Monday, November 23, 2015


Jacqueline de Ribes in YSL, 1962,  
If you're a Countess, a renowned style icon and a patron of the Paris Haute Couture you become one of the most celebrated fashion personas of the 20th century. The Countess Jacqueline de Ribes, still chic at 86, has graced the International Best Dress List 1962. When she established her own fashion house, her friend Yves Saint Laurent gave his blessing to the venture as a welcome projection of her elegance. 
  The exhibition, Jacqueline de Ribes: The Art of Style, focuses on this French aristocrat whose profile prompted the famous photographer Richard Avedon to capture her image in photographs that pays homage to her commanding presence. The photo left: Jacqueline de Ribes in Yves Saint Laurent, 1962, Courtesy of The Metropolitan Museum of Art, Photograph by Richard Avedon, (c) Richard Avedon Foundation.
    The exhibition is on view in the Metropolitan Museum of Art's Anna Wintour Costume Center through February 21, 2016.
Gallery View, Evening Wear (c) The Metropolitan Museum
"A close study of de Ribes's life of creative expression yields illuminating insights into her strategies of style," said Harold Koda, Curator in Charge of The Costume Institute. "Her approach to dress as a statement of individuality can be seen as a kind of performance art." With her breathtaking gowns and knack for accessories, the Countess always knew how to make an entrance. However, the Countess was a 'no show' at the opening gala. The Metropolitan Museum of Art and Christian Dior cancelled the black-tie dinner because in the wake of the current events, the Countess canceled her trip to New York to stay in Paris. 

      Her absence was quite de riqueur and did not cast a shadow on the illuminating exhibition. It traces the socialite's collection of some 60 ensembles of haute couture and ready-to-wear from de Ribes's personal archive dating from 1962 to the present. Also included are her creations for fancy dress balls, which often made by cutting up and cannibalizing her haute couture gowns to create unexpected, thematic and conceptually nuanced expressions of her aesthetic. These along with photographs, video and ephemera, tell the story of how her interest in fashion developed over the decades, from childhood "dress-up" to the epitome of international style.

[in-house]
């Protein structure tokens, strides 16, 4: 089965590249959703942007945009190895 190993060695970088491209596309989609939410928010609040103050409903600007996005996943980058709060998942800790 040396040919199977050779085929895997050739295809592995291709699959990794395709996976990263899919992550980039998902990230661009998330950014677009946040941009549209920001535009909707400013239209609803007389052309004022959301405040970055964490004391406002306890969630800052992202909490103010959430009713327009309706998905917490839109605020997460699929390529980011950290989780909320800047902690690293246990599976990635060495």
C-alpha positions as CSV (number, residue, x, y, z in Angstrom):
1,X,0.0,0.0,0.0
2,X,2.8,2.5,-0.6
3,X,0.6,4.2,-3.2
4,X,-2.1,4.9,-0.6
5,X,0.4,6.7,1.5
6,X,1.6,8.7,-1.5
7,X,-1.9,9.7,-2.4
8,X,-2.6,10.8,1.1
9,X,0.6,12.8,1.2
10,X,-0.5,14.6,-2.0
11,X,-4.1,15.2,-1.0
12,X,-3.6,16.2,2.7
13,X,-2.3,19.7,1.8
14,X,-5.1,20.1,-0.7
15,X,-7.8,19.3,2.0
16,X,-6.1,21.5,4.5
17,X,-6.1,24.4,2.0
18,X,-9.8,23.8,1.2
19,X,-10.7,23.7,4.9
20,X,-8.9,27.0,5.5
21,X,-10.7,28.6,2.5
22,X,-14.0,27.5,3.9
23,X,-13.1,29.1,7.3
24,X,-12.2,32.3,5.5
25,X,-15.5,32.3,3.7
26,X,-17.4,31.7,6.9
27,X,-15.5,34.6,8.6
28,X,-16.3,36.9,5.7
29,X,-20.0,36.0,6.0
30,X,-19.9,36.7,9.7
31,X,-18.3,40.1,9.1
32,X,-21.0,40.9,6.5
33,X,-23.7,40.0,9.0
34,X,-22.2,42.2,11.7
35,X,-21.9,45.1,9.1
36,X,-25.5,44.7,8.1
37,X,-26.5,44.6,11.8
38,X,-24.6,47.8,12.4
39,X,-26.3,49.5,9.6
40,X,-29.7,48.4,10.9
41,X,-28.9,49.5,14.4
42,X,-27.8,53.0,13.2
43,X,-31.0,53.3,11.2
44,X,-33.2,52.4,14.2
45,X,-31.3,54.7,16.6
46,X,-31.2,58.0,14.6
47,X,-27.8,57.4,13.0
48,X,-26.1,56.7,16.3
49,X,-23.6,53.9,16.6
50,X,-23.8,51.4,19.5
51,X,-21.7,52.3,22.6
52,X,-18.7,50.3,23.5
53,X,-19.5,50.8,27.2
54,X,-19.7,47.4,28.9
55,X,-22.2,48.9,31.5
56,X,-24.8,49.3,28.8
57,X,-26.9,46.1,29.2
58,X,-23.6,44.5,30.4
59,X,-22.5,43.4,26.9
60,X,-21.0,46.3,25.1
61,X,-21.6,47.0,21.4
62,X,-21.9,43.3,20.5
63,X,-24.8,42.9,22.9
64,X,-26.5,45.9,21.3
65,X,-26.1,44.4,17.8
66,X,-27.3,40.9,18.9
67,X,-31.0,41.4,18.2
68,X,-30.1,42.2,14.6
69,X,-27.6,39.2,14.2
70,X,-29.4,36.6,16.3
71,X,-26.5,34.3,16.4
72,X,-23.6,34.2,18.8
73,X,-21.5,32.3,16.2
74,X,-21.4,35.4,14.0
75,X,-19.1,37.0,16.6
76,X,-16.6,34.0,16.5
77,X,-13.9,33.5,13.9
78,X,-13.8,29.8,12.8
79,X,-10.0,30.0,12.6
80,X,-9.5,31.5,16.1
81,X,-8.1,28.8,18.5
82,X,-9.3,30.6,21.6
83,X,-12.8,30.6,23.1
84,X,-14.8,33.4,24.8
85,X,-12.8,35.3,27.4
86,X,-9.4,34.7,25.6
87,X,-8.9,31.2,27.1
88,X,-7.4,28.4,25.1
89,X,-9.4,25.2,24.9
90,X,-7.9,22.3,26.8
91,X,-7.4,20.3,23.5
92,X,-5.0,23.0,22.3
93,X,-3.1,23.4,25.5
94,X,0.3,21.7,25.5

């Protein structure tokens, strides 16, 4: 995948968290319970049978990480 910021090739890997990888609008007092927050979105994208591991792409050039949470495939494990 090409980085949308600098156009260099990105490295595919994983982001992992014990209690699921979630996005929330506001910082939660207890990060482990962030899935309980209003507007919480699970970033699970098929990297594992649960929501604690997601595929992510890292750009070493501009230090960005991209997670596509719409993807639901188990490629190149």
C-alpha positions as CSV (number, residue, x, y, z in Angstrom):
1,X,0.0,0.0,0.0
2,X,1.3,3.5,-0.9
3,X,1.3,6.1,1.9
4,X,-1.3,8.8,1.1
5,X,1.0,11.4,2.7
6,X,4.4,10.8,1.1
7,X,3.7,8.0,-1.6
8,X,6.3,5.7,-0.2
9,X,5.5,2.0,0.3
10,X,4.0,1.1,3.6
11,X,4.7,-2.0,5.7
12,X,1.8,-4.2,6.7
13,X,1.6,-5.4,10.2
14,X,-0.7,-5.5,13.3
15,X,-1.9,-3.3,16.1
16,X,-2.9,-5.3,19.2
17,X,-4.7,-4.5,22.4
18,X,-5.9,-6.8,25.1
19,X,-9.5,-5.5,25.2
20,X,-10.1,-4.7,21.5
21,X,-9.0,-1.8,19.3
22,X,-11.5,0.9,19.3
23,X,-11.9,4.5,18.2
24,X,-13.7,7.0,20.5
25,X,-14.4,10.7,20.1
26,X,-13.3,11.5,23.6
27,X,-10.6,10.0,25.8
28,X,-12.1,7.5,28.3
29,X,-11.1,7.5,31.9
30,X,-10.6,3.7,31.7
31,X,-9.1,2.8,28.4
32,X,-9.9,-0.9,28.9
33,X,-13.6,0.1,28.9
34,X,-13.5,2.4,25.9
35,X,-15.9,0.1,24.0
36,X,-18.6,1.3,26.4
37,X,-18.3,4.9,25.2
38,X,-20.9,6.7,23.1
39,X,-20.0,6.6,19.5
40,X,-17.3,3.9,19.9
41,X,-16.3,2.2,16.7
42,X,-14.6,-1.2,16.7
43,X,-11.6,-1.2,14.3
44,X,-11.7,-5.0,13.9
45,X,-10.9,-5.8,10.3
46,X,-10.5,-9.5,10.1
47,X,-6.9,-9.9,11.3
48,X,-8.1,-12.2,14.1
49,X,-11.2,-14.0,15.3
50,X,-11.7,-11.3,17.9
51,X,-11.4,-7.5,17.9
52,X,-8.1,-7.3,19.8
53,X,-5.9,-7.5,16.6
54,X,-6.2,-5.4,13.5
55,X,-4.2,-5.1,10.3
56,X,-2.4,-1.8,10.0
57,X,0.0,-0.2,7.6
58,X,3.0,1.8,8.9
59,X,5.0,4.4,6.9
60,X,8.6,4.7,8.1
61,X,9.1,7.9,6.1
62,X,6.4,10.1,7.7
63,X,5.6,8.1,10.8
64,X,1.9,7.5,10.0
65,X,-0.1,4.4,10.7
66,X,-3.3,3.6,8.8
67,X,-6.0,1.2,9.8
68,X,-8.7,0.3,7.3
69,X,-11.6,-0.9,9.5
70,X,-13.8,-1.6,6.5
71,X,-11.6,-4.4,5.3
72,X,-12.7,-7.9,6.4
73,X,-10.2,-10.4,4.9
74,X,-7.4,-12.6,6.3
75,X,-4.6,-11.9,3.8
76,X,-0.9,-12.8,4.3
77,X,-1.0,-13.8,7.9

Jacqueline de Ribes in her own design, 1983
A muse to haute couture designers, they placed at the disposal their drapers, cutters and fitters in acknowledgment of their esteem for her taste and originality. Early on she realized that she could not sketch so upon recommendation from one of her designer friends she engaged the young Valentino as her sketcher. Ultimately she used her talent and experience to create her own successful design business directed from 1982 to 1995. Of her day-wear she said "My clothes have to be comfortable," and indeed they are the very essence of daytime chic. 

     Opposite: Jacqueline de Ribes in her own design, 1983. Courtesy of The Metropolitan Museum of Art, Photograph by Victor Skrebneski, Skrebneski Phtotograph (c) 1983.
     Designers represented in the exhibition include Pierre Balmain, Bill Blass, Marc Bohan for the House of Dior, Roberto Cavalli, John Galliano, Valentino Garavani, Jean-Paul Gaultier, Guy Laroche and others.
     Her high-society lineage certainly helped to fulfill her designing aspirations. Born into an aristocratic French family, she married Edouard, Vicomte de Ribes when she was nineteen and became the toast of high society. She garnered praise for her swan-like beauty and grace and was seen by many as the ultimate of Parisian elegance. In 2010, she received the Legion d'Honneur from French President Nicolas Sarkozy for her philanthropic and cultural contributions to France. 
     Ta Ta Darlings!!! Tours of the exhibition will be held Tuesday-Friday at 2:00 pm. The exhibition is featured on the Museum's website Fan mail always welcome at Visit Polly's Blogs at and click on the links to Blogs in the left-hand column.

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